The flag of the state of Colorado consists of three horizontal stripes of equal width; the top and bottom stripes are blue, and the middle stripe white. On top of these stripes sits a circular red "C", filled with a golden disk. The blue is meant to represent the skies, the gold is said to either stand for the sunshine enjoyed by the state or the gold mined traditionally in the state of Colorado, the white represents the snowcapped mountains and the red represents the red colored earth (from Spanish colorado, meaning "red").
The flag was designed by Andrew Carlisle Johnson in 1911 and adopted by the Colorado General Assembly on June 5 of the same year.
However, the legislature did not specify the size of the "C" or the exact shade of blue or red. Thus, some flags were in slightly different colors and had the "C" wholly within the center stripe. On February 28, 1929, the General Assembly added to the description of the flag that the blue and red would be the same color as the flag of the United States. On March 31, 1964, the legislature further dictated the diameter of the gold disc to be equal to the center stripe.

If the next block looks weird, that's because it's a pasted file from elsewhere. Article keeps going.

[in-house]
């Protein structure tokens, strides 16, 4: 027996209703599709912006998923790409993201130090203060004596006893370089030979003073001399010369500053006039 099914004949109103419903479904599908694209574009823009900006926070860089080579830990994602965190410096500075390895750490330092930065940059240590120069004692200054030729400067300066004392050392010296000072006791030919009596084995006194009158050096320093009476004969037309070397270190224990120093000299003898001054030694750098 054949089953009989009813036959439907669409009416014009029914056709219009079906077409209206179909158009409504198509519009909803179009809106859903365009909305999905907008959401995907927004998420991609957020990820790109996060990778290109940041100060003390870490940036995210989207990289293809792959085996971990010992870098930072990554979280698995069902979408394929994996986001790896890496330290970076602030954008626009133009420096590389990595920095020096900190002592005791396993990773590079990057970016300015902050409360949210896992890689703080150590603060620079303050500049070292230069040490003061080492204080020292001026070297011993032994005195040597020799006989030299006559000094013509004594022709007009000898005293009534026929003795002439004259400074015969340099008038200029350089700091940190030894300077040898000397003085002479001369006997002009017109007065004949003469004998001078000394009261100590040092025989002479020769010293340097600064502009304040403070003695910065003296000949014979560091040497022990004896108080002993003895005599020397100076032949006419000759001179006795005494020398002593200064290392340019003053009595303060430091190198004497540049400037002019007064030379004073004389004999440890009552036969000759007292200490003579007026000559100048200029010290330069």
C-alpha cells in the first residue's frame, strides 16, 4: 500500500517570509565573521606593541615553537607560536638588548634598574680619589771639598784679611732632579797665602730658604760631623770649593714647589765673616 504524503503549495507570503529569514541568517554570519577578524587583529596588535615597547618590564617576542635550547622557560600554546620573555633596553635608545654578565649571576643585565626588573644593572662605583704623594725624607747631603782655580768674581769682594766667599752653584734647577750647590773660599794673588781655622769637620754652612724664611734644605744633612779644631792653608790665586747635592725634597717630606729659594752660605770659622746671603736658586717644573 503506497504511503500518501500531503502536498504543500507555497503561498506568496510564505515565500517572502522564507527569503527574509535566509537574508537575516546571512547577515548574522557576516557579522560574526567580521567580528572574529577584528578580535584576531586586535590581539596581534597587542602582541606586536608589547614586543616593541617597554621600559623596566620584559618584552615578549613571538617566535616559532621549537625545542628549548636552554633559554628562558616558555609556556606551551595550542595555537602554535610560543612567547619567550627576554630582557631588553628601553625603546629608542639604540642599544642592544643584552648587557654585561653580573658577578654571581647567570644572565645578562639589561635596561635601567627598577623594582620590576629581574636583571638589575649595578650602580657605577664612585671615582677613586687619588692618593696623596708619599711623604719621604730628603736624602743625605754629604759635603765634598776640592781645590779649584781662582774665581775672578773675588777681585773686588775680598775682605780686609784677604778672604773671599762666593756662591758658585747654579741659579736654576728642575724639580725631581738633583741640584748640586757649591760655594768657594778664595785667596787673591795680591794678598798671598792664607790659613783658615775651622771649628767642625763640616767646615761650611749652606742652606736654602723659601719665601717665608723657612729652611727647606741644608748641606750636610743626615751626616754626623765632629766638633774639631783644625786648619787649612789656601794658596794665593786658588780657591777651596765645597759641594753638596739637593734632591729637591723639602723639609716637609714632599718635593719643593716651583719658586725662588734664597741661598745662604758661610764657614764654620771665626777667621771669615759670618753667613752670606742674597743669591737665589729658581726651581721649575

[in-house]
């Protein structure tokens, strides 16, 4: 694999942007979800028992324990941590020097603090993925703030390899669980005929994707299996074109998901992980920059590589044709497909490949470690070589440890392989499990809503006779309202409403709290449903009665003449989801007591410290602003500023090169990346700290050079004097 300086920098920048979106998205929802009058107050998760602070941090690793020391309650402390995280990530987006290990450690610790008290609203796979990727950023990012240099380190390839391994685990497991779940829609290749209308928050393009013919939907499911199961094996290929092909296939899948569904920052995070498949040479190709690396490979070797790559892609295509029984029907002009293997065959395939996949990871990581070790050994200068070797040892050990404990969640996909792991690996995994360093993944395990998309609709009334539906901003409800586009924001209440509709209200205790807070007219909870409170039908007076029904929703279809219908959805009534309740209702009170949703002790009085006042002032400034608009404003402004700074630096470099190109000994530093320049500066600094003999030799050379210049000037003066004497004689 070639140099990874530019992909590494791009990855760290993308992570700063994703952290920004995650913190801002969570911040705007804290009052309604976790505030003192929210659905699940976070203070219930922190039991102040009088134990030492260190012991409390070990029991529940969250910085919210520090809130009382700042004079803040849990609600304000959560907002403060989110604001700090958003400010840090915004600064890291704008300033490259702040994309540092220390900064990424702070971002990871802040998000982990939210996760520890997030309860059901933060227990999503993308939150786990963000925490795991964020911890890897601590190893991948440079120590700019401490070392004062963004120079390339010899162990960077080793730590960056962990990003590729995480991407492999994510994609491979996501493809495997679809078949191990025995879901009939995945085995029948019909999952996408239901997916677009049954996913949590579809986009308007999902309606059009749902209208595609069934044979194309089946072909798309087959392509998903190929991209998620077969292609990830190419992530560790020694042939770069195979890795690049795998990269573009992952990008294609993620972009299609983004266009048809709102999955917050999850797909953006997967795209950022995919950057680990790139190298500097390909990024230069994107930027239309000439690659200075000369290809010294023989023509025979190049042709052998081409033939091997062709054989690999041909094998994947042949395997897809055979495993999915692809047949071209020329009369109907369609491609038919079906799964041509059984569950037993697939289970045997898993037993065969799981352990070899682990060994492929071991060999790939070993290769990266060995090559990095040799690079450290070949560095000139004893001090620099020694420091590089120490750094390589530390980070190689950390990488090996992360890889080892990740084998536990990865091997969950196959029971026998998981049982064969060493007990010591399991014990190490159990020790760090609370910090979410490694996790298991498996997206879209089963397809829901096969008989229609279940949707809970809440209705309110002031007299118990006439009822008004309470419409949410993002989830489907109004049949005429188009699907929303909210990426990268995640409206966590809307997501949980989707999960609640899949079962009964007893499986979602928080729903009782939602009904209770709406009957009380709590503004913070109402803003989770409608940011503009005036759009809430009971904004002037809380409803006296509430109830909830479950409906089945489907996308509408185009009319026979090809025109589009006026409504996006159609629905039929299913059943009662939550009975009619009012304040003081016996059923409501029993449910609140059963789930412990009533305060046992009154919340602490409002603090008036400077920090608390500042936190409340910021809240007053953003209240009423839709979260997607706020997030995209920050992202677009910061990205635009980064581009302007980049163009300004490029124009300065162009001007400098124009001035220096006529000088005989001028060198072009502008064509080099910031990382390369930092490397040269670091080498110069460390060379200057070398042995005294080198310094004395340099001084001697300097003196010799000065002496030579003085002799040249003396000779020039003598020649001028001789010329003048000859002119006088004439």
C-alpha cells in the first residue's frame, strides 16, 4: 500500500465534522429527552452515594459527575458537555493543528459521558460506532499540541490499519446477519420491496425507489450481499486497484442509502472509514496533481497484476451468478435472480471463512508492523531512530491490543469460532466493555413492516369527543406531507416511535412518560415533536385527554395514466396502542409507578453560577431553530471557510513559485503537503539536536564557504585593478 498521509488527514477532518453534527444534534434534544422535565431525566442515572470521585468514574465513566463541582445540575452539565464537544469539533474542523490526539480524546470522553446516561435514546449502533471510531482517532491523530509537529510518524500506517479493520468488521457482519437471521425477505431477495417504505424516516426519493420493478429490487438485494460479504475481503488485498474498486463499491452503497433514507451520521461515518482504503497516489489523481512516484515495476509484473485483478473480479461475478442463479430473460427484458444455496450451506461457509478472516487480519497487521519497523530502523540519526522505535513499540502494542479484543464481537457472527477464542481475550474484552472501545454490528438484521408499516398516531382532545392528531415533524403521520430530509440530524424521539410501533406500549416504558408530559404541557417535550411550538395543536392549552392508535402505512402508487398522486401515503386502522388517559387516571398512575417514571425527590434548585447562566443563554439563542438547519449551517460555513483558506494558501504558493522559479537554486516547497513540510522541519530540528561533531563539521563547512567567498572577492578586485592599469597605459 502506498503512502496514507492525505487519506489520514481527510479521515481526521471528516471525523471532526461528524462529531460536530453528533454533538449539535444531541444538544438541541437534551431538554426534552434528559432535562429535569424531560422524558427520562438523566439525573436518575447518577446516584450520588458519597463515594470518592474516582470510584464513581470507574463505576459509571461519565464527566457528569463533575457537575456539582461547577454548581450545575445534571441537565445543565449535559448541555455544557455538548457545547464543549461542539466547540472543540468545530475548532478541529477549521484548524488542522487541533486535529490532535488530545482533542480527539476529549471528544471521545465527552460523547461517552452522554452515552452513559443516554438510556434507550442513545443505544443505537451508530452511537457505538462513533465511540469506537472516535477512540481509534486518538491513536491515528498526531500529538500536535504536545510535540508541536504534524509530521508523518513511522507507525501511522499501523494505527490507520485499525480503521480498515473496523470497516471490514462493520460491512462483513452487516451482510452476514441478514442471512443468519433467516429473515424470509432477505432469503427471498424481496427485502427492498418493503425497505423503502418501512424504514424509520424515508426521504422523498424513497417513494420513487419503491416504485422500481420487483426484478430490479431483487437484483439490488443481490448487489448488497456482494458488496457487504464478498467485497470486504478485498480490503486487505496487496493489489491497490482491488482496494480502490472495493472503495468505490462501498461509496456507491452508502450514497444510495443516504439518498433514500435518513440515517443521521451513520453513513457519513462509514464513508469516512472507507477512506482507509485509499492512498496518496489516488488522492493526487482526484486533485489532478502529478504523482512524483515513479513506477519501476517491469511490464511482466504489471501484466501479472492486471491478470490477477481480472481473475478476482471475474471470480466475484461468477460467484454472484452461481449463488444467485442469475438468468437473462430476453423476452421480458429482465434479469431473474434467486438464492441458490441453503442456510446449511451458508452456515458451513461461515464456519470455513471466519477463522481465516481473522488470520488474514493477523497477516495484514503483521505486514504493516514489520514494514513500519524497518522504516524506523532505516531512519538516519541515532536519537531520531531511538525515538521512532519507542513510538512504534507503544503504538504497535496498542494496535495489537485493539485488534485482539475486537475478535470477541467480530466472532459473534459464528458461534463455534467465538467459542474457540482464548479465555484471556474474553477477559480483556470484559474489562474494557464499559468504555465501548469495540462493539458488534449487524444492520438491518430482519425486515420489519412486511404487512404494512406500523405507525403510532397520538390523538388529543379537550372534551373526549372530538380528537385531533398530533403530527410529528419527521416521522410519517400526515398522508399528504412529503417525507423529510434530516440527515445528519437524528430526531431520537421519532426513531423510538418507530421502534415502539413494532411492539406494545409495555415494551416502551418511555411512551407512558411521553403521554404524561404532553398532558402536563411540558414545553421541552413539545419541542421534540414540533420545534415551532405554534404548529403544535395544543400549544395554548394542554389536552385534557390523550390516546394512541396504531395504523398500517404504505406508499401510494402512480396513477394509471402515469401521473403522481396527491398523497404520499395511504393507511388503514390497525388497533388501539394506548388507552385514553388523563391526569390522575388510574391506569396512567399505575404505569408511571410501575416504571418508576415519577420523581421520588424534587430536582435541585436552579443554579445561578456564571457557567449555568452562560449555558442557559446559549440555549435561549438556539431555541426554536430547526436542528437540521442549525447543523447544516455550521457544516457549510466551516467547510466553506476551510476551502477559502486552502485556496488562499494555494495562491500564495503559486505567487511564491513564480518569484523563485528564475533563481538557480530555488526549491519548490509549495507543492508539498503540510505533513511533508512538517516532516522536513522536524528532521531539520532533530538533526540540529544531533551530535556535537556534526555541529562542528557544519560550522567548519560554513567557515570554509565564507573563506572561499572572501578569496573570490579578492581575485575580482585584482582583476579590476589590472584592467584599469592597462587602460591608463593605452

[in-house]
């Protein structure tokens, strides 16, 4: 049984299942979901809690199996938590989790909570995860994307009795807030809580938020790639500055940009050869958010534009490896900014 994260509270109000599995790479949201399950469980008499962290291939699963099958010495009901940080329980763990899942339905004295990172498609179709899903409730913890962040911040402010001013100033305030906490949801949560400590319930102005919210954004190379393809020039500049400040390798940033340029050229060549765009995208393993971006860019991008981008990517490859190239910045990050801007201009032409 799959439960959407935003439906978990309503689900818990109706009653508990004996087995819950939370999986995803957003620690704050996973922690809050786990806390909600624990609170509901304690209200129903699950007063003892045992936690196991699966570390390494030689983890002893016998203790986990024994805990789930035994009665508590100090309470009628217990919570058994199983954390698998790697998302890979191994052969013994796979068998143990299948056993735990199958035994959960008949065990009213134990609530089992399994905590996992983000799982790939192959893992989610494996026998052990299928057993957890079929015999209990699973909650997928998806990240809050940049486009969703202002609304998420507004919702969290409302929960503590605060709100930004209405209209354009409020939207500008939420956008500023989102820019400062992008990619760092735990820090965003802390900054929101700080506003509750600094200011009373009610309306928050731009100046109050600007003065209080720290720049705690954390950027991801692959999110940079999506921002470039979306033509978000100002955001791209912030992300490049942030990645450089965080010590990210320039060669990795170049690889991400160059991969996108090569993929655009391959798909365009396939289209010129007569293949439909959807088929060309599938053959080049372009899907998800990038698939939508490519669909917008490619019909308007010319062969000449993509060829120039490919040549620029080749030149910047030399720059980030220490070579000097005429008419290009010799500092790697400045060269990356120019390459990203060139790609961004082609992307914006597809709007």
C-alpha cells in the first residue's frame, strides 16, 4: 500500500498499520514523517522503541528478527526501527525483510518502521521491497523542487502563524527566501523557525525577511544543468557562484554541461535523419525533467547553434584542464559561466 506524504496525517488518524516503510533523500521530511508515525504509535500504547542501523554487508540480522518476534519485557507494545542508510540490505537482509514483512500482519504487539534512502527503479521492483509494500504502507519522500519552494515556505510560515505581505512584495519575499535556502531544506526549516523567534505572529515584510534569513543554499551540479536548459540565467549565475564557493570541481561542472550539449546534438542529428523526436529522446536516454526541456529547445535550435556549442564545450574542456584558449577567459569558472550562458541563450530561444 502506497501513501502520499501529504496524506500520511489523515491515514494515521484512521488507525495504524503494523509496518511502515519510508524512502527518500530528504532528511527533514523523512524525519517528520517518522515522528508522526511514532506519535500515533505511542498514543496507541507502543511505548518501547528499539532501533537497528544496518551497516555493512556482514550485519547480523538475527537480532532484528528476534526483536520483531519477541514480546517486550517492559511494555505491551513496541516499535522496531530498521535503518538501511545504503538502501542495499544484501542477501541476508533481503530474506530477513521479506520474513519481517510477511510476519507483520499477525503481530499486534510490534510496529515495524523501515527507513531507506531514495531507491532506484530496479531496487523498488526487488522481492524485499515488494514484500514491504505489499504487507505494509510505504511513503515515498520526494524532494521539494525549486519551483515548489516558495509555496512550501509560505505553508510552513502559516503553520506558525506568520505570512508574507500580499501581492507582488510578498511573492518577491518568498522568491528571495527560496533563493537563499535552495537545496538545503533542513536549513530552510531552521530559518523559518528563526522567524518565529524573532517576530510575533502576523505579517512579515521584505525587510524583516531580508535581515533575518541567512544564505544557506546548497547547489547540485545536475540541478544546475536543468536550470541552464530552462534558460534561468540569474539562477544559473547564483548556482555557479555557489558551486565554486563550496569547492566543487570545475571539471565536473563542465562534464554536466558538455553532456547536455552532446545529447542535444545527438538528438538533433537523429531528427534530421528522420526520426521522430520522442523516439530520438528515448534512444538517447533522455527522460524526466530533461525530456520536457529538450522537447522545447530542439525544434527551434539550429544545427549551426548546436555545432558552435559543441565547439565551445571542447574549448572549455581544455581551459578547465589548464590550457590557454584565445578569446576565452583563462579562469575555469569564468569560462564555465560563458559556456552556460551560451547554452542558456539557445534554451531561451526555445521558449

In a 2001 survey of 72 state, provincial and territorial flags in North America conducted by the North American Vexillological Association, Colorado's flag was ranked number 16.
The Colorado state flag is also incorporated into the design of Colorado's state highway markers.